Counterproductive policies

The document then discusses two specific business support policies. The first concerns reductions in employee contributions and their supposedly positive effects on employment. A good part of the chapter is devoted to showing that the theoretical and empirical foundations of such a link are non-existent.

The only result that seems proven, on the other hand, consists of a substitution effect: “ the relative fall in the cost of labor encourages companies to use (relatively cheap) labor rather than capital “. Clearly, this discourages companies from investing. And here, paradoxically, is one of the causes of the lack of competitiveness of French companies, which lose in innovation and long-term productivity what they gain in the immediate reduction in labor costs.

Academic research shows that the best incentive for private innovation is through public procurement, with a much stronger effect than subsidies and tax incentives

Innovation is also the second focus of the study. While the French mechanisms for public support for research have continued to progress (with in particular the flagship product of the Research Tax Credit), French research is making little progress.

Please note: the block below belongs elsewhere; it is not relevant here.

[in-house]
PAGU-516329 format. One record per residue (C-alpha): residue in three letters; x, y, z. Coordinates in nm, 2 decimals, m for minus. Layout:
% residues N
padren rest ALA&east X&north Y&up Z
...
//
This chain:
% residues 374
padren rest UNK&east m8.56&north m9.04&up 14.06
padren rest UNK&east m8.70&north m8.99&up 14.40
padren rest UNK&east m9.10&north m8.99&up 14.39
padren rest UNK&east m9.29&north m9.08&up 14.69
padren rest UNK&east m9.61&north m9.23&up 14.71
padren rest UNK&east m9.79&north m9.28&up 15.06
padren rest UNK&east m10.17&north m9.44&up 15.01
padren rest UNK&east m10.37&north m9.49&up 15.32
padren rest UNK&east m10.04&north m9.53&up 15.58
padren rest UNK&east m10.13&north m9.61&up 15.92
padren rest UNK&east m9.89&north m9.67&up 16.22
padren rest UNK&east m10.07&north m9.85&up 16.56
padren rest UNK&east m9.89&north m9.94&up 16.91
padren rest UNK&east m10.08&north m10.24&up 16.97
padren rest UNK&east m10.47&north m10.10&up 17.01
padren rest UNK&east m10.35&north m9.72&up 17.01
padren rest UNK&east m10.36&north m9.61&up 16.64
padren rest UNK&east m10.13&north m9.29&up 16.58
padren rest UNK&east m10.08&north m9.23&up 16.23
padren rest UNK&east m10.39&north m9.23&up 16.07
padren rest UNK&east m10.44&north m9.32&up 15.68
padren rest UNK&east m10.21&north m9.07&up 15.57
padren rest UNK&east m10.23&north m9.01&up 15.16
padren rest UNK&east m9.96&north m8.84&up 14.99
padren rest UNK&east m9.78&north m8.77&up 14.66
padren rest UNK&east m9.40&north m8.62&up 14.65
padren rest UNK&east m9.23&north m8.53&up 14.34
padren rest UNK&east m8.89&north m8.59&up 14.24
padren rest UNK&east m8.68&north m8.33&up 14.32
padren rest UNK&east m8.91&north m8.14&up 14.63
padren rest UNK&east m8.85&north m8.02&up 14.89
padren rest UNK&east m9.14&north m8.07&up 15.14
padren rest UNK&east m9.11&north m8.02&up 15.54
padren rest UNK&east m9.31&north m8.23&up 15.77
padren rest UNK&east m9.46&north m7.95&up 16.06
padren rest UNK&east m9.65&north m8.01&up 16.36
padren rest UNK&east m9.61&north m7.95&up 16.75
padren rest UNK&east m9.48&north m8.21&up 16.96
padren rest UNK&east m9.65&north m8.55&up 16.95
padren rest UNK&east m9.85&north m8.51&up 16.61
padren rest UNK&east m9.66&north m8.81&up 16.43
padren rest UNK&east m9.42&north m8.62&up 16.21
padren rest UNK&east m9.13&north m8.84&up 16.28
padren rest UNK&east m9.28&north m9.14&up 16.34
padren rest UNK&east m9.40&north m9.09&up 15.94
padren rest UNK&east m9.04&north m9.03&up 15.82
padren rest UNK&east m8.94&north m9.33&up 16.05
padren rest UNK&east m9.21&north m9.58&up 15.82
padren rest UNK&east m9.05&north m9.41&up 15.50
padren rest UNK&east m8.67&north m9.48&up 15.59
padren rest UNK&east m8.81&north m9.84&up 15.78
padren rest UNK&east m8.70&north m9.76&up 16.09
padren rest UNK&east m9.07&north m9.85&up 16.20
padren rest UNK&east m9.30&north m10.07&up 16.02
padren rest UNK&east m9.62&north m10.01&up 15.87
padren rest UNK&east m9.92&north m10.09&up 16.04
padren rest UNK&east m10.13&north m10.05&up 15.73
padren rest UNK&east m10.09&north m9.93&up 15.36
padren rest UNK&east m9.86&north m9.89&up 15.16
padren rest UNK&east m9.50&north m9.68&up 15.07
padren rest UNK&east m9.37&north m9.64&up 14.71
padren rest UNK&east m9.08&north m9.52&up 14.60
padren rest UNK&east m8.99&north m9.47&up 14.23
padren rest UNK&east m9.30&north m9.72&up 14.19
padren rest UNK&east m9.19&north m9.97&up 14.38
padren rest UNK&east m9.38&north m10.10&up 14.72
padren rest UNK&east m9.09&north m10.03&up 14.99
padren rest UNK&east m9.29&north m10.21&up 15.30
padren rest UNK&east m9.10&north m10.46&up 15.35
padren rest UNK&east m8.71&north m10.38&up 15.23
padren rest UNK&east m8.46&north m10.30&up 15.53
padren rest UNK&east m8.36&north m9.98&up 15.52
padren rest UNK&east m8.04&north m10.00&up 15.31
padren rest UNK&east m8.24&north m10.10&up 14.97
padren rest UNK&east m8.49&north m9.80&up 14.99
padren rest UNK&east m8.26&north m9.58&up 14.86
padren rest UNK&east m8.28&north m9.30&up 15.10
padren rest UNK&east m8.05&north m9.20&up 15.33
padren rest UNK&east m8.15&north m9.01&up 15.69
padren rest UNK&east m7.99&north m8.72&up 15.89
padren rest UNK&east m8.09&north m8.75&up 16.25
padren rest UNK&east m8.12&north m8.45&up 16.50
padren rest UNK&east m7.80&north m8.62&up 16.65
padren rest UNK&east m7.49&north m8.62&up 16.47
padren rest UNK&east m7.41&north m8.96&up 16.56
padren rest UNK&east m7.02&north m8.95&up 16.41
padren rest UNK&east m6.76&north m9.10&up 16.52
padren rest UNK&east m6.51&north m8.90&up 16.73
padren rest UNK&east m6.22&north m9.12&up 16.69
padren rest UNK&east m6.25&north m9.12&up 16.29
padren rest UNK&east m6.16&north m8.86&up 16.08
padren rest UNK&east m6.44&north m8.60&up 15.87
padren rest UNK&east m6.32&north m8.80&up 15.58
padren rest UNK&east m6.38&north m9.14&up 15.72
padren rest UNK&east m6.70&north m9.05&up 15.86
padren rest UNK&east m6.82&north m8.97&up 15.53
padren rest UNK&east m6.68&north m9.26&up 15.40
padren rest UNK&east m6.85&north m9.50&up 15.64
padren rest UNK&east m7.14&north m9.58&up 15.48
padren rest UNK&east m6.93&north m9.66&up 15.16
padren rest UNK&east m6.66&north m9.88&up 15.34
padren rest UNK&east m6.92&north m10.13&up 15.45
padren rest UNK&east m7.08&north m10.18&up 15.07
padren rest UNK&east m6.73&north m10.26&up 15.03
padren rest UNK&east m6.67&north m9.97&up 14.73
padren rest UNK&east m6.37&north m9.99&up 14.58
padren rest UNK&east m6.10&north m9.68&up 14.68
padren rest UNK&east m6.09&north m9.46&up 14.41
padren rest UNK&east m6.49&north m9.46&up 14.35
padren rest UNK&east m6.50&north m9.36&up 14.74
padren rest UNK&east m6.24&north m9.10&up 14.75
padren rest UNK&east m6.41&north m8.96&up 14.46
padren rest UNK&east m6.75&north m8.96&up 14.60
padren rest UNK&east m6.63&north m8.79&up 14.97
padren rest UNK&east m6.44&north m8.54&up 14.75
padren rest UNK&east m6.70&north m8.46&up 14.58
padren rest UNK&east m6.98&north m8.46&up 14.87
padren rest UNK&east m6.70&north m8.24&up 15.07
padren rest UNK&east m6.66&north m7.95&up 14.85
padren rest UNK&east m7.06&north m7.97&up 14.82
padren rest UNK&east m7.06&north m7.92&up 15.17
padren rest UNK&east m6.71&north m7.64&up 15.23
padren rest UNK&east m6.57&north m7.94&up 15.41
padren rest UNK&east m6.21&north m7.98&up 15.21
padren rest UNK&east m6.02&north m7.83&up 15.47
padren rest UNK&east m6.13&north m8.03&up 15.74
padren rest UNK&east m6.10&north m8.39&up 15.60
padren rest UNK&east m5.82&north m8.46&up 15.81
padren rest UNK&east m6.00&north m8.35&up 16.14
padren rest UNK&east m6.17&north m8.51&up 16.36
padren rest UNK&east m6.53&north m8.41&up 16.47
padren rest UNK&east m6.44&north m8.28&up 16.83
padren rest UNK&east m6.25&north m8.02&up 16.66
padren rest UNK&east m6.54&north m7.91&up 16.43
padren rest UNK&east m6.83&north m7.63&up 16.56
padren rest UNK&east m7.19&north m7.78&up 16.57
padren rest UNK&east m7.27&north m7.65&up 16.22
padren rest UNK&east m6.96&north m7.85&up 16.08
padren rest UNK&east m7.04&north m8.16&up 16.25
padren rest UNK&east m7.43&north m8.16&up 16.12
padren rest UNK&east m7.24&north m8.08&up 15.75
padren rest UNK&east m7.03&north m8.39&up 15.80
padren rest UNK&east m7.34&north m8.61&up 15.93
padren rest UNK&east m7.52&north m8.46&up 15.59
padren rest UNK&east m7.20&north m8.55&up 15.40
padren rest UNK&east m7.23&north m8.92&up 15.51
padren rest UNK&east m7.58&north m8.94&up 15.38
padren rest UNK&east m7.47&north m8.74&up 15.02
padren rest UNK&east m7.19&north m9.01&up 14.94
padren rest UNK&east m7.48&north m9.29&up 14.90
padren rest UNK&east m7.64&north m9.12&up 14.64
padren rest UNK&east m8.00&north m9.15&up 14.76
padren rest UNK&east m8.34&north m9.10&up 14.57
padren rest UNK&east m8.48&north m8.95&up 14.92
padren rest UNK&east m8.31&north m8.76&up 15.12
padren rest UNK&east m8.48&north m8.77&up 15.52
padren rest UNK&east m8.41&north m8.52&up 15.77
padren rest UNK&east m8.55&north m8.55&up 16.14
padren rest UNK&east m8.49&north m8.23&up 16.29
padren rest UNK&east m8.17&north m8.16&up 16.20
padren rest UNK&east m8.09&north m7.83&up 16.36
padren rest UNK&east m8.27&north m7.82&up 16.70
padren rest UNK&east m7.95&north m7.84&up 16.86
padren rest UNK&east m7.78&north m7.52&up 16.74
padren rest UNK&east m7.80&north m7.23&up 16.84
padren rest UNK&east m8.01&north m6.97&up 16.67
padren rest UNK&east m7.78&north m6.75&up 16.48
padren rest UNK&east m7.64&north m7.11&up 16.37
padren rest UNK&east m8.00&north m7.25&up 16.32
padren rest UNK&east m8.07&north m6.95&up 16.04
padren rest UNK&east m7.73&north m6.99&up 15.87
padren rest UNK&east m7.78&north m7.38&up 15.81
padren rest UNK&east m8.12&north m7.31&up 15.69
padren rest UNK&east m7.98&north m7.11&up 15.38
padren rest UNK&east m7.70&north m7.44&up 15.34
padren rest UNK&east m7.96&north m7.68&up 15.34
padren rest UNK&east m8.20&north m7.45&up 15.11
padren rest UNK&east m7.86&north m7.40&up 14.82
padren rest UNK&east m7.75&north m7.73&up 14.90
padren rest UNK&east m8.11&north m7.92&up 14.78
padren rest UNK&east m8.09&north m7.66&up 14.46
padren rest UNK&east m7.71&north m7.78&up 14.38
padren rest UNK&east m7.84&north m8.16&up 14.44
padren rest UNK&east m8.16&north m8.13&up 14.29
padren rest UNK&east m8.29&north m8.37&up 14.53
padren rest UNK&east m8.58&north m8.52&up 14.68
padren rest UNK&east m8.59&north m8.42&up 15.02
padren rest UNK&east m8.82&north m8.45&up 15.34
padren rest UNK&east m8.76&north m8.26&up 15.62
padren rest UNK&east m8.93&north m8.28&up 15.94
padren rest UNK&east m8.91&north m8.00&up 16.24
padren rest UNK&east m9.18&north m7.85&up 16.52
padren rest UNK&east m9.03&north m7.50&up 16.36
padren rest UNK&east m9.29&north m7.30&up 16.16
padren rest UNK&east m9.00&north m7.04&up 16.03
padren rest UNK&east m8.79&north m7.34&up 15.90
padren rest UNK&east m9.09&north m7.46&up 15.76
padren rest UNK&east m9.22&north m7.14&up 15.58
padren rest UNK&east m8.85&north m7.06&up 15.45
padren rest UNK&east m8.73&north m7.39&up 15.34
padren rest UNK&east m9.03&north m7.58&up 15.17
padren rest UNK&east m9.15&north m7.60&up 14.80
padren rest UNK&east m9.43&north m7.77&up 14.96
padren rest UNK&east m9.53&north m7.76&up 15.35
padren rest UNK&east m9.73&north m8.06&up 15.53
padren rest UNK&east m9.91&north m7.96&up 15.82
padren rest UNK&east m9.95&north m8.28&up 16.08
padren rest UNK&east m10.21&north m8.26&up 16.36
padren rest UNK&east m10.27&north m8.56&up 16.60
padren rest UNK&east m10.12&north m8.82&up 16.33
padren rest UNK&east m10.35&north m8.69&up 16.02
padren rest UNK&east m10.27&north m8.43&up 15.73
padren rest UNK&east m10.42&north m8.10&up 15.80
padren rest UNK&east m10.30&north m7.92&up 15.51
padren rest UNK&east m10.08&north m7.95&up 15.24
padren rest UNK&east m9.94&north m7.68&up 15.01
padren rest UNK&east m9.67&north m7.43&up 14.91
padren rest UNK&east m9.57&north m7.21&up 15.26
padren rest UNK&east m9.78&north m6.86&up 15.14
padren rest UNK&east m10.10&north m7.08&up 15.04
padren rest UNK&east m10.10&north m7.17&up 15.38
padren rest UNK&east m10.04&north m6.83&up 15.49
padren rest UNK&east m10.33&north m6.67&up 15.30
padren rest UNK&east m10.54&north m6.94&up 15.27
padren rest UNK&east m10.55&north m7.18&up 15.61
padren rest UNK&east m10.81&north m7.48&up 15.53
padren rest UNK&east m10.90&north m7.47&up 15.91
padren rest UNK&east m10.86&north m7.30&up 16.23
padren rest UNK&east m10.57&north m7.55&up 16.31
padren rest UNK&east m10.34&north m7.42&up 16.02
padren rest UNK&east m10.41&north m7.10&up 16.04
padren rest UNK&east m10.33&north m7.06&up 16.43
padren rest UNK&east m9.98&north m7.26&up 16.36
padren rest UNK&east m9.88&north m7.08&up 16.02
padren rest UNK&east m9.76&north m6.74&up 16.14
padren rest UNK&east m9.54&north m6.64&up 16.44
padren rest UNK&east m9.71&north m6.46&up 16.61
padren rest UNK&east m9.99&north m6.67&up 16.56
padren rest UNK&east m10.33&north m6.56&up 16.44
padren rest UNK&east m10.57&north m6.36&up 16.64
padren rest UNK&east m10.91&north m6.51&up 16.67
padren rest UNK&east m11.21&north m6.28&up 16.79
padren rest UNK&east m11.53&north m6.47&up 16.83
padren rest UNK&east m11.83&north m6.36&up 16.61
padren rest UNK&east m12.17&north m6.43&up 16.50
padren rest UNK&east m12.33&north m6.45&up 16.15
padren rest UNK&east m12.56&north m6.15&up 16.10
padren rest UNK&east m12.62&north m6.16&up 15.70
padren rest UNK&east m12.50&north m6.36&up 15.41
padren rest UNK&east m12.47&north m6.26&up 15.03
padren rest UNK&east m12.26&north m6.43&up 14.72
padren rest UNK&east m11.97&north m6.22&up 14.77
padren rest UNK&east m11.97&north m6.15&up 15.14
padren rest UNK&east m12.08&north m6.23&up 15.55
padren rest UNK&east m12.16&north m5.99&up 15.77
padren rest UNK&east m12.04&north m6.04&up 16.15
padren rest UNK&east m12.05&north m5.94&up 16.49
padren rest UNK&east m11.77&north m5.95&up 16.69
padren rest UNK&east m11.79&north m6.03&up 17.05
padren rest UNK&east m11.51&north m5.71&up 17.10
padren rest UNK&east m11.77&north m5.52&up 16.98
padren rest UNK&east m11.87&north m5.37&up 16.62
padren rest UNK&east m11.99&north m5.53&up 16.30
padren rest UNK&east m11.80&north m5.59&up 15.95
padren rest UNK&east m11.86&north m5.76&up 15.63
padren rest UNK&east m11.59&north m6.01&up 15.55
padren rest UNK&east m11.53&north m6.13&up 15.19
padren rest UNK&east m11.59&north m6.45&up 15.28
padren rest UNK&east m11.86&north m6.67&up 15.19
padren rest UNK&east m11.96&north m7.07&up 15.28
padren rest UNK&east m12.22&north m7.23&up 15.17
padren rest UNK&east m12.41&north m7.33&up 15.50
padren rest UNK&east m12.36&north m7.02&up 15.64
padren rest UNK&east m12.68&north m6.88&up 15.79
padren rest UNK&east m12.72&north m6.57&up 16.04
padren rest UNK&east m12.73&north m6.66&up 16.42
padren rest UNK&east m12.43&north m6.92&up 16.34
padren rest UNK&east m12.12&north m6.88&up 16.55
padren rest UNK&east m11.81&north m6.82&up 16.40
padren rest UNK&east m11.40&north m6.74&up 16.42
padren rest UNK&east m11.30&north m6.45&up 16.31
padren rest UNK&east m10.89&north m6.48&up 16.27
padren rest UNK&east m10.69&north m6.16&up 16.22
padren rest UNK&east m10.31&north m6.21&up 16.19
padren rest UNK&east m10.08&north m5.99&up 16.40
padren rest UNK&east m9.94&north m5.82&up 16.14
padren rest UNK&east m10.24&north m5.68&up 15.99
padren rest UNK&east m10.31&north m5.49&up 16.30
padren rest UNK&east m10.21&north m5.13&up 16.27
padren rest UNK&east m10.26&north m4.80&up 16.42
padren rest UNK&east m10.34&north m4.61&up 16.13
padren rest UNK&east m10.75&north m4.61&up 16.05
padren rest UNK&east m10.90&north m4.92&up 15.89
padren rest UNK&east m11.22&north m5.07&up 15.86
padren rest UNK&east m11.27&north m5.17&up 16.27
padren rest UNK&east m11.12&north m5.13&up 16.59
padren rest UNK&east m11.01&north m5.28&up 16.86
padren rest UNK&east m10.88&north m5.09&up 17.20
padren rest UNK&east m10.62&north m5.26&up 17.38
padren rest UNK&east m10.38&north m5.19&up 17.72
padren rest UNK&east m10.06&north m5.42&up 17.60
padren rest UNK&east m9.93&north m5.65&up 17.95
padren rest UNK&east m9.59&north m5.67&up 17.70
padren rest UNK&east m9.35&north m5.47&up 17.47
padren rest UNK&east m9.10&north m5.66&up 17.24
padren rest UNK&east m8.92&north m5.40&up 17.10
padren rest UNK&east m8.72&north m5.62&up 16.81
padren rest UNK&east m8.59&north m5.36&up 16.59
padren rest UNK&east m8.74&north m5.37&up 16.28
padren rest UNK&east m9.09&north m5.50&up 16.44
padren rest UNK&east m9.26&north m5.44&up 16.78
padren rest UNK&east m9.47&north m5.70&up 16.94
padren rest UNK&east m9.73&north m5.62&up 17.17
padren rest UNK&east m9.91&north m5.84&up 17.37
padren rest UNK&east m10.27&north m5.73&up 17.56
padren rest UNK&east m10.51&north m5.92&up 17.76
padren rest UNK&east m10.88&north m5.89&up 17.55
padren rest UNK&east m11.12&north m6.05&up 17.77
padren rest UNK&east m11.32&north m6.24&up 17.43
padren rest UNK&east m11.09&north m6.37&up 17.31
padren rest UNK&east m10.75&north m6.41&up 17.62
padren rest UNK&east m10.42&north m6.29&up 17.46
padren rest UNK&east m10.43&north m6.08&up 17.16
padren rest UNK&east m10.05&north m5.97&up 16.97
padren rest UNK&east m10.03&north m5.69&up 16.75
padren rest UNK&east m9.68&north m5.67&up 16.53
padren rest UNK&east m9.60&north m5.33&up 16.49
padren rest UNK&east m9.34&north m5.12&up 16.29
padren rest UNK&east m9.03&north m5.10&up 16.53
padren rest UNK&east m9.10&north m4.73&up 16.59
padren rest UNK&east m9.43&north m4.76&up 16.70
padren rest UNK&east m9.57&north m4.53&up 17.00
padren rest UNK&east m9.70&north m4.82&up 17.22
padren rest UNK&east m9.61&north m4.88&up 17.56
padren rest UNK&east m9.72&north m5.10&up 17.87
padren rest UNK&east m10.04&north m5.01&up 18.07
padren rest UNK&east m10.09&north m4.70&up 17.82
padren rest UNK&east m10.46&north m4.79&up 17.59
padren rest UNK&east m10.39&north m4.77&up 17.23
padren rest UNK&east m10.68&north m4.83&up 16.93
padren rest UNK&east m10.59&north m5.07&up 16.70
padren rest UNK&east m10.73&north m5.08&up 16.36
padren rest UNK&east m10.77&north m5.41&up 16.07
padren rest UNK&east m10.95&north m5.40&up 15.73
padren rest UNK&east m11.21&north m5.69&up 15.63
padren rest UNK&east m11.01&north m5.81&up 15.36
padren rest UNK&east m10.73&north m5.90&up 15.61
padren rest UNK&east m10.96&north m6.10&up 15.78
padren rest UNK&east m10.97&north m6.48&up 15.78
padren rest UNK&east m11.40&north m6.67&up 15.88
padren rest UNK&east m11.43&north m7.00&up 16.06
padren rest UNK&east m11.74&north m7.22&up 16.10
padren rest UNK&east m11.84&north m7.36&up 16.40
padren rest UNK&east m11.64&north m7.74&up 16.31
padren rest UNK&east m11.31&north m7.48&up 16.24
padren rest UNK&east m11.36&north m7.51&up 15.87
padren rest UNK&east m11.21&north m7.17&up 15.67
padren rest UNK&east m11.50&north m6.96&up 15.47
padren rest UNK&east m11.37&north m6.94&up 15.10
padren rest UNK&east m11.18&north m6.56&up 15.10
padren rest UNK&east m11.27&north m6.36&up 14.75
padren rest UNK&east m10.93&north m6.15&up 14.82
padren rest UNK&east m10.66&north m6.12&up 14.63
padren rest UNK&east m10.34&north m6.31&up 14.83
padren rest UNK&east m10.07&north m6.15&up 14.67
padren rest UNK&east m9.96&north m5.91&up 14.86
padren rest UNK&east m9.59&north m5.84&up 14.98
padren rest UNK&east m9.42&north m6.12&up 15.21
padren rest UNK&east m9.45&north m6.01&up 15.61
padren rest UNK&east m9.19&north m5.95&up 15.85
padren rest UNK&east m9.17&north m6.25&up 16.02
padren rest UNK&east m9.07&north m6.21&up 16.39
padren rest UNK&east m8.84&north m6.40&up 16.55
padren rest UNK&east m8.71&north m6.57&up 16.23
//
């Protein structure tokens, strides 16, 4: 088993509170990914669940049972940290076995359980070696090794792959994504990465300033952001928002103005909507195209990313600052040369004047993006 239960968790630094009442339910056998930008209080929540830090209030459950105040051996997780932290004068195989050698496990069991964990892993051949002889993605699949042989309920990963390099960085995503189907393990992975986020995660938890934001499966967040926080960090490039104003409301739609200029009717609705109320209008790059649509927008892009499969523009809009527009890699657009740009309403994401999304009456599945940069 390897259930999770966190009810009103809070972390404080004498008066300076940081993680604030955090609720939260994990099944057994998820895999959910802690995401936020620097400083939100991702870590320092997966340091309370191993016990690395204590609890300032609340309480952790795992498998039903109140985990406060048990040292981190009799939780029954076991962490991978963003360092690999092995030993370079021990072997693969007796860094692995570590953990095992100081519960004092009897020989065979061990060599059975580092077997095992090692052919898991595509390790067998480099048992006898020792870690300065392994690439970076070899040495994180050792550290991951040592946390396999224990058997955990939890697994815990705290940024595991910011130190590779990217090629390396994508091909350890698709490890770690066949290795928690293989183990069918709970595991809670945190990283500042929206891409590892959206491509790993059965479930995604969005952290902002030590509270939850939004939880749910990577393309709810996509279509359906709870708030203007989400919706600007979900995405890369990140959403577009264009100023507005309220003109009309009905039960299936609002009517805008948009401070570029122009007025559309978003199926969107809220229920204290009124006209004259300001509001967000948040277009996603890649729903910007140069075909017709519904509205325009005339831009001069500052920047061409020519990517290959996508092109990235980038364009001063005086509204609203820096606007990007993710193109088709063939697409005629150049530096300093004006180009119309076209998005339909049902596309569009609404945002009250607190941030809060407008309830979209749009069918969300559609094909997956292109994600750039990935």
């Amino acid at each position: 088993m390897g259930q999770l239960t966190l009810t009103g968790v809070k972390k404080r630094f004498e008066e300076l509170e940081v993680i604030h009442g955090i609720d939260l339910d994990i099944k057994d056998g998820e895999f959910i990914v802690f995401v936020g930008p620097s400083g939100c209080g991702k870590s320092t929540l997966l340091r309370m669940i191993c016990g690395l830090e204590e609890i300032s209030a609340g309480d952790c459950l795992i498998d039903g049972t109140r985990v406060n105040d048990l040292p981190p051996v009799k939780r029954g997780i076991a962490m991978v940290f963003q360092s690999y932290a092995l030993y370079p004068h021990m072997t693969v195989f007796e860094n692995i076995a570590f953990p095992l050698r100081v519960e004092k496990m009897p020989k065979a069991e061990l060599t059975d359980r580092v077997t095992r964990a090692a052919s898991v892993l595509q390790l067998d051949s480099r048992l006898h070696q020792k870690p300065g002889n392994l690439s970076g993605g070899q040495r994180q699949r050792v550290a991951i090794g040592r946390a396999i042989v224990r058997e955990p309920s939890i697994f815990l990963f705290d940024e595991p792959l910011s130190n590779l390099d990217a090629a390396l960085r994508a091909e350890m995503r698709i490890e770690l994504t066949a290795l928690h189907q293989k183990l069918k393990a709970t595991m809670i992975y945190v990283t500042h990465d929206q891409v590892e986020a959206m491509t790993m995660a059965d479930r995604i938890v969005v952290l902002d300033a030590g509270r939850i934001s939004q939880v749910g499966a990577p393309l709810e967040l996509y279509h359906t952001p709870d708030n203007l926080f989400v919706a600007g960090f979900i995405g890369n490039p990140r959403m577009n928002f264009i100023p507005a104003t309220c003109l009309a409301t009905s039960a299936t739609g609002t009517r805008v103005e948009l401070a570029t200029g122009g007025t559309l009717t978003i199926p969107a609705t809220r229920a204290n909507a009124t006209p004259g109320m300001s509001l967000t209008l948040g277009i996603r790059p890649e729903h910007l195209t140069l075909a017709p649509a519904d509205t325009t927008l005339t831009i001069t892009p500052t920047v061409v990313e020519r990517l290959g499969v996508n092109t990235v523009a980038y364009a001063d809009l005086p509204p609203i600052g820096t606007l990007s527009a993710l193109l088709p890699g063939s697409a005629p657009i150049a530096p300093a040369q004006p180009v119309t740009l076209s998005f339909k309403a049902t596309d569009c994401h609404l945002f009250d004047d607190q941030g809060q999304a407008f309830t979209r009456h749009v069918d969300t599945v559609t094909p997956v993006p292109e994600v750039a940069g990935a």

Worse : ” it appears that the South Korean, Japanese, American, Chinese and German public sectors each spend less than the French public sector (in % of total expenditure) and yet present overall levels of R&D expenditure (in % of GDP) clearly superior to France “.

How is this explained? The basic question is as follows: what is the use of aid for innovation in a country which is deindustrialising? Pouring more and more aid for innovation into an ecosystem that is shrinking to a trickle is not effective. A simple calculation shows it:

If France had the industrial structure of Germany while retaining the research intensity of companies located in France, the research effort of the private sector would have been 2.69 % of French GDP. In other words, the French private sector would spend more than Germany on R&D by nearly one point of GDP. »

In addition to being ineffective, this type of aid creates financial dependence on companies: removing them would have negative consequences in terms of jobs. In fact, academic research shows that the best incentive for private innovation is through public procurement, with a much stronger effect than subsidies and tax incentives.

The report finds the results of the latest book by researcher Mariana Mazzucato who observes, based on the Apollo mission, how much public procurement, including for risky investments, is very largely beneficial for innovation, even when the programs end up failing like the Concorde.

Conclusion of this work by Ires, public aid to companies costs the budget a fortune and feeds the public debt for an effectiveness that remains to be demonstrated. This report cannot be over-recommended to representatives of employers who regularly complain about the level of public spending and the debt. It contains a serious track of savings!